Dan King
Dan King · June 29, 2023

ARLINGTON, Va.—Today, two victims of civil forfeiture joined with the Institute for Justice (IJ) to file an amicus brief in a case before the United States Supreme Court, urging the court to rule that forfeiture victims have a right to a prompt hearing after police seize their property. Civil forfeiture is the system through which law enforcement can take an individual’s property without ever charging them with a crime. 

“Delay is one of the government’s most potent weapons in civil forfeiture cases,” said IJ Attorney Rob Johnson, the author of the brief, “Forced to wait months or even years for a hearing, many property owners simply give up, and others agree to unfair settlements where they give up half or more of their property just to get the remainder back. We’re urging the Supreme Court to make clear those kinds of tactics violate due process. Victims of civil forfeiture are entitled to have their cases heard in a timely manner.”   

On April 17, the Supreme Court agreed to hear the case Culley v. Marshall, which challenges the constitutionality of Alabama’s civil forfeiture laws on the grounds that they do not provide for a prompt post-seizure hearing. The plaintiffs, Halima Culley and Lena Sutton, each had their vehicles seized for alleged drug crimes committed by their son and roommate, respectively. Neither was given a prompt post-seizure hearing.  

IJ’s brief highlights the devastating impact these delays can have on innocent people by showcasing the stories of IJ clients Gerardo Serrano and Stephanie Wilson, both of whom have signed onto the brief.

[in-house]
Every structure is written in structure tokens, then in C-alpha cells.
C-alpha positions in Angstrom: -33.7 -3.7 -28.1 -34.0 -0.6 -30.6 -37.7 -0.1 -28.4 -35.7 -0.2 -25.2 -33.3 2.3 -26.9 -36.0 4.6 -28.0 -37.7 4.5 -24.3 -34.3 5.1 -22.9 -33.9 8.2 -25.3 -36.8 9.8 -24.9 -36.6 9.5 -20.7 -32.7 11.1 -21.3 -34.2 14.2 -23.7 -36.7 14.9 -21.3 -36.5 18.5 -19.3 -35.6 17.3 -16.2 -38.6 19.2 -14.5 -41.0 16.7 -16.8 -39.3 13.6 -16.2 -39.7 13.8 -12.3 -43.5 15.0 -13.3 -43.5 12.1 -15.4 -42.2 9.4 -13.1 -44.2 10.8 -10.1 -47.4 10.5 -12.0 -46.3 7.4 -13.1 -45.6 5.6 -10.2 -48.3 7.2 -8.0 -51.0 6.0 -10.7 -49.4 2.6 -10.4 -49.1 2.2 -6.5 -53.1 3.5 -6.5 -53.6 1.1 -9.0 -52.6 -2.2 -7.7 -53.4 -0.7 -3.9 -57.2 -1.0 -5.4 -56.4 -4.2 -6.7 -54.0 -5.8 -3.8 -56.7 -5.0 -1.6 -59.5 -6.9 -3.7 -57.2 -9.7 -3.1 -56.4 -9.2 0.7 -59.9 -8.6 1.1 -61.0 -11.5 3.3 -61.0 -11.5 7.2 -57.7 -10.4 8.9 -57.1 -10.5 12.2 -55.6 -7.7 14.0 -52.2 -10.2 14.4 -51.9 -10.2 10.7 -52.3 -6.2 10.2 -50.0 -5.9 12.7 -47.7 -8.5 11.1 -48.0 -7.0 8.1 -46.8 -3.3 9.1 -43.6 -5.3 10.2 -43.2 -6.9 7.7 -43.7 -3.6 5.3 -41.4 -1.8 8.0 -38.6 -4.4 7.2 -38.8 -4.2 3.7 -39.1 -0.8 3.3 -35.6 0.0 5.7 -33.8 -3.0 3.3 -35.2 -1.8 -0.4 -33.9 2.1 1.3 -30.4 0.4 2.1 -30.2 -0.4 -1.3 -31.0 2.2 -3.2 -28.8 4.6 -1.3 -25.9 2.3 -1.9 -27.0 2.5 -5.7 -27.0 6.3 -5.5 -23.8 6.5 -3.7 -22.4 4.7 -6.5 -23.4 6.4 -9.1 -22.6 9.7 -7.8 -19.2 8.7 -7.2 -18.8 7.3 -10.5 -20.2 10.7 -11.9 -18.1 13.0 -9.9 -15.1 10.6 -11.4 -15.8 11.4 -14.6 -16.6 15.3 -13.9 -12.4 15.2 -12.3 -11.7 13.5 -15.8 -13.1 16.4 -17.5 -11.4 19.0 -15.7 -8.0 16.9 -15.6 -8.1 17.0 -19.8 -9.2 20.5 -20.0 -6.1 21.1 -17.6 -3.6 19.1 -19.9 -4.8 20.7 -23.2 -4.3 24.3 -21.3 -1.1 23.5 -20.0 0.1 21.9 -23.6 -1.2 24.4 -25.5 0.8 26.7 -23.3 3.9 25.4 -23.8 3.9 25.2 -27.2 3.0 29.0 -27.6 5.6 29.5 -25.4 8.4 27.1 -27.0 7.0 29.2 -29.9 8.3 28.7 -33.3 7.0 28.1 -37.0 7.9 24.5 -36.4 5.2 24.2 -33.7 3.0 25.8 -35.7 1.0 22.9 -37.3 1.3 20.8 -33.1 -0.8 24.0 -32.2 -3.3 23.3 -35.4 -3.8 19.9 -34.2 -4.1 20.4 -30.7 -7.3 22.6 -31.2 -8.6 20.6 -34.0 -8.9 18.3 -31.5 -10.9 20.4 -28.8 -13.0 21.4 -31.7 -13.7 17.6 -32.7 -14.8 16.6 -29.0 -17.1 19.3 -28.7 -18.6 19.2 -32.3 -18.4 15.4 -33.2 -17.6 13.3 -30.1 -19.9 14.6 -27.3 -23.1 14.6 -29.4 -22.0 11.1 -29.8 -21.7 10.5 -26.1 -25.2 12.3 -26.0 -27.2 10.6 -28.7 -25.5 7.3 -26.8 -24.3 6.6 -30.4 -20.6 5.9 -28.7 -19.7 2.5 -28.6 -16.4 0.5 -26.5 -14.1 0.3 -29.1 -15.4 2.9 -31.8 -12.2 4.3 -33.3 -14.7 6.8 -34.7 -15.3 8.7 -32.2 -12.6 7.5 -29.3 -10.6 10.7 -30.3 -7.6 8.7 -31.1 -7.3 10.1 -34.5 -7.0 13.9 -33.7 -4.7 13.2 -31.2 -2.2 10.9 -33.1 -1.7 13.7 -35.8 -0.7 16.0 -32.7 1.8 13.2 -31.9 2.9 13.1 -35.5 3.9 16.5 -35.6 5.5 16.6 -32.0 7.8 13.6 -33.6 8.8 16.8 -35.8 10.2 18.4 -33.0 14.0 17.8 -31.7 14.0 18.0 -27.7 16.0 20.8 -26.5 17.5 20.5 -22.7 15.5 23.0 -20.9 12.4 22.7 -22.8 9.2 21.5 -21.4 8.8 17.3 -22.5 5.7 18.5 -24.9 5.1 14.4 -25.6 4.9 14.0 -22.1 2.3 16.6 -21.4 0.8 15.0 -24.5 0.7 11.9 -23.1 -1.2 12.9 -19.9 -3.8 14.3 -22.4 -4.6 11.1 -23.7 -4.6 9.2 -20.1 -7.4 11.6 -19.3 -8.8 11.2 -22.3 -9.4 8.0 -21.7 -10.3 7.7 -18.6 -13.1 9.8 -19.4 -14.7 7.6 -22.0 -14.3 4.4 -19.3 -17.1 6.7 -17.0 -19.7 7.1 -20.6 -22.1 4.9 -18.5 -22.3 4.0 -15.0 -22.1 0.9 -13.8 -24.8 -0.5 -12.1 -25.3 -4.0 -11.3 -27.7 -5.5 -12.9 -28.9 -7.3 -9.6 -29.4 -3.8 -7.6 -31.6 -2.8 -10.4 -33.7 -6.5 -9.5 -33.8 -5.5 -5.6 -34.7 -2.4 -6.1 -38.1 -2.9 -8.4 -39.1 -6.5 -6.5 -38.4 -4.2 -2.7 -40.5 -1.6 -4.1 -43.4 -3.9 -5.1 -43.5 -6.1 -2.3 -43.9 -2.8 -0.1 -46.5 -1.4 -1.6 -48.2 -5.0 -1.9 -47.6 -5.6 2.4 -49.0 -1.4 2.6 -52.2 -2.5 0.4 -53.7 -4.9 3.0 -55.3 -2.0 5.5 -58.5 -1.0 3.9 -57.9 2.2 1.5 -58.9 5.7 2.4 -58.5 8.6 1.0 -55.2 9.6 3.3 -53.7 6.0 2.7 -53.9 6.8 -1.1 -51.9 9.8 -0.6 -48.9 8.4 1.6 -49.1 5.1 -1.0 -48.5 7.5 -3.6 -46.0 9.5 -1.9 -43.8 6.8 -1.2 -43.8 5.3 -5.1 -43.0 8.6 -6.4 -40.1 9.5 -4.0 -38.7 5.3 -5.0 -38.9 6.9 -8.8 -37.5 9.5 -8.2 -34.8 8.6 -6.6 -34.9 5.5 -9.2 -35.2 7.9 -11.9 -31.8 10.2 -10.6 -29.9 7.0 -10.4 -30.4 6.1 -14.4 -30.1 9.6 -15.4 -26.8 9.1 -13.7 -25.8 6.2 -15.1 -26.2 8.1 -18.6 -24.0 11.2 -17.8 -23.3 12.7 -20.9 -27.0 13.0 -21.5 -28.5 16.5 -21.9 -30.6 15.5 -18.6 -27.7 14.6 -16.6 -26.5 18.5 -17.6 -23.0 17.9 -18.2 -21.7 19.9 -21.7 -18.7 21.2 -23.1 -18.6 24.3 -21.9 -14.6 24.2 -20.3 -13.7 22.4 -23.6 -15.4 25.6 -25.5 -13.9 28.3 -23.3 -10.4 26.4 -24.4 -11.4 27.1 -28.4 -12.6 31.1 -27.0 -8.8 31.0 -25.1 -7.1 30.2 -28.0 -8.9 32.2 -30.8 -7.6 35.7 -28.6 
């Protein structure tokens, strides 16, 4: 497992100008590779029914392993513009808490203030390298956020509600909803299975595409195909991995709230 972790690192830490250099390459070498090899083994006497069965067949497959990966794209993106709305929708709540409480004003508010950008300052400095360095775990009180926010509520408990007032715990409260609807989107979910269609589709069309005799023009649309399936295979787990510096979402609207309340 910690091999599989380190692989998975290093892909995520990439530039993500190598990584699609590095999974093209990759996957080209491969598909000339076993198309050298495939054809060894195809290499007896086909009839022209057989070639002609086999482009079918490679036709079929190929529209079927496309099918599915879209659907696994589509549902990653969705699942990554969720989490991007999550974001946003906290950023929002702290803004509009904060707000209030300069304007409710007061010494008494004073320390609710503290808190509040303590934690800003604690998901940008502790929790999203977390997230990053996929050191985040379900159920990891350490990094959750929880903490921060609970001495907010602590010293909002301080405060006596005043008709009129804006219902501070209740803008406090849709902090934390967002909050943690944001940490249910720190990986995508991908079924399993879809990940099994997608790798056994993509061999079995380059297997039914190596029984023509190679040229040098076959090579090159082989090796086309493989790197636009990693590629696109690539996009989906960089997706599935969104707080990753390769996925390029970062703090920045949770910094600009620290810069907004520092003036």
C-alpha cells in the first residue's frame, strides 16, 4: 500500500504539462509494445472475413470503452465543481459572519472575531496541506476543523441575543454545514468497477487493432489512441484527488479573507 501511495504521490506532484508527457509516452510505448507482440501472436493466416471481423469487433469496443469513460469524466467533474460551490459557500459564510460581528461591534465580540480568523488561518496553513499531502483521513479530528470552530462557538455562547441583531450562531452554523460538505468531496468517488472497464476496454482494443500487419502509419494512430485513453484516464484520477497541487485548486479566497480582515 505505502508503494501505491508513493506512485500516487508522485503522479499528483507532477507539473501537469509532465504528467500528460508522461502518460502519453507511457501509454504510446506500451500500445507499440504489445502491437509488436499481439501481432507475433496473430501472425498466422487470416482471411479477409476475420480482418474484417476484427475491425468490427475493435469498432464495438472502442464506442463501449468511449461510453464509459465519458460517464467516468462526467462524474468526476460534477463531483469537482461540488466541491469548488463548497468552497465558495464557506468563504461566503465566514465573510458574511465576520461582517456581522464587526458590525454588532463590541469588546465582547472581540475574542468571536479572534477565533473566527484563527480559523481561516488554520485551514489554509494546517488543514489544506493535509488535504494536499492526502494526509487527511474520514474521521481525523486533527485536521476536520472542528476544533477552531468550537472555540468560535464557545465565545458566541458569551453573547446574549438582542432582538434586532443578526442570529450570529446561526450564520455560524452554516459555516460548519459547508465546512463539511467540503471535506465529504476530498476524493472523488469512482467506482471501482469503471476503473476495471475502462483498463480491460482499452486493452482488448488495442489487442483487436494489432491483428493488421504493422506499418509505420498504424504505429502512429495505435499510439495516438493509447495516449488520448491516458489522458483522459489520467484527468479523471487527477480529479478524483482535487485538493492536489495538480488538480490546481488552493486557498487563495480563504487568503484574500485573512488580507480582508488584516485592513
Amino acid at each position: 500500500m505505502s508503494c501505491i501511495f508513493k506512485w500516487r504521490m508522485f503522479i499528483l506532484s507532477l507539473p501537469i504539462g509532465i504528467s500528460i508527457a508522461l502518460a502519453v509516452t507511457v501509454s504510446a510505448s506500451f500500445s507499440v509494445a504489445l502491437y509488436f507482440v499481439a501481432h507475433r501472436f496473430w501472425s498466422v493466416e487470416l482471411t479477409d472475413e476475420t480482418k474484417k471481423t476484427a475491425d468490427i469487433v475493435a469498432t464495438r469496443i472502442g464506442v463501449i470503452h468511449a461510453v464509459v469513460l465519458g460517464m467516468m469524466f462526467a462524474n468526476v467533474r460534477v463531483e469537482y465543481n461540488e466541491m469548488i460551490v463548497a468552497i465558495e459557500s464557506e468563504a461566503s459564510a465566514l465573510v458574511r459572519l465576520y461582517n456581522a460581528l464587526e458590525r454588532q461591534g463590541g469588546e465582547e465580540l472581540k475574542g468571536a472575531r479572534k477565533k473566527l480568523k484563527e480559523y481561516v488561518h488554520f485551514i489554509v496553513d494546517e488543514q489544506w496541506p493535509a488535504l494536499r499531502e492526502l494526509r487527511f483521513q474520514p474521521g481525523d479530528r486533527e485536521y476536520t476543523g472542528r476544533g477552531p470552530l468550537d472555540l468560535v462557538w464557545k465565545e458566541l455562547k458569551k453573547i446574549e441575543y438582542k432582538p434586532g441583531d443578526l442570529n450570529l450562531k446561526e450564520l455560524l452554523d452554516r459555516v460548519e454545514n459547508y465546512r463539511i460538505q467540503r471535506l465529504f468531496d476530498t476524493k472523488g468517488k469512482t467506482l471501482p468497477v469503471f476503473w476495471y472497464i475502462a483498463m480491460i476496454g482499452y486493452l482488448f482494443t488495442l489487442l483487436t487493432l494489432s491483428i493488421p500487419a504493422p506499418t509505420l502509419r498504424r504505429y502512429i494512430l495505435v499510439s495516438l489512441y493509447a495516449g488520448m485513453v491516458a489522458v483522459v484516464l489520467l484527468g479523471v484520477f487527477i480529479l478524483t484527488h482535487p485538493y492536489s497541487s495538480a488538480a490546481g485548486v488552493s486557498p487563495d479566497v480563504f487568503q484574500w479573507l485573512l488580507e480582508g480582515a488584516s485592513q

In 2015, U.S. Customs and Border Protection seized Gerardo’s truck at the border crossing in Eagle Pass, Texas, simply because the agents found five low-caliber bullets (and no gun to fire them with) in his glove box. When Gerardo asked for a court hearing, he was required to send CBP a check for $3,800, which they quickly deposited. But for more than two years, he was denied a hearing in front of a judge. Eventually, after IJ and Gerardo sued, CBP returned his truck. But for those two years, Gerardo was forced to make monthly car payments of $672 for a car he could not drive, spent more than $1,000 to keep the vehicle registered, and spent thousands of dollars on rental cars to get around. 

“I signed onto this brief because I know firsthand how important a prompt hearing is,” Gerardo said. “I don’t want anyone else to have to wait years and waste thousands of dollars just to get back something that never should’ve been taken from them in the first place.” 

Stephanie’s case is similar to Gerardo’s. In 2019, police in Wayne County, Michigan, seized her car without any evidence she had done anything wrong, and kept the vehicle for several months. In April 2021, a judge ruled that there was no evidence of wrongdoing and that her car must immediately be returned. However, when Stephanie showed up at the tow yard, the private company—acting on instruction from the Wayne County Prosecutor’s Office—refused to turn the vehicle over to its rightful owner. After that ordeal, IJ filed a motion to enforce the judge’s order. Finally, after nearly two full years, Stephanie’s car was returned to her. 

“I never did anything wrong, but had to sit by while my car sat in a locked lot for months,” said Stephanie. “I don’t want to see these types of unfair delays happen to anybody else.”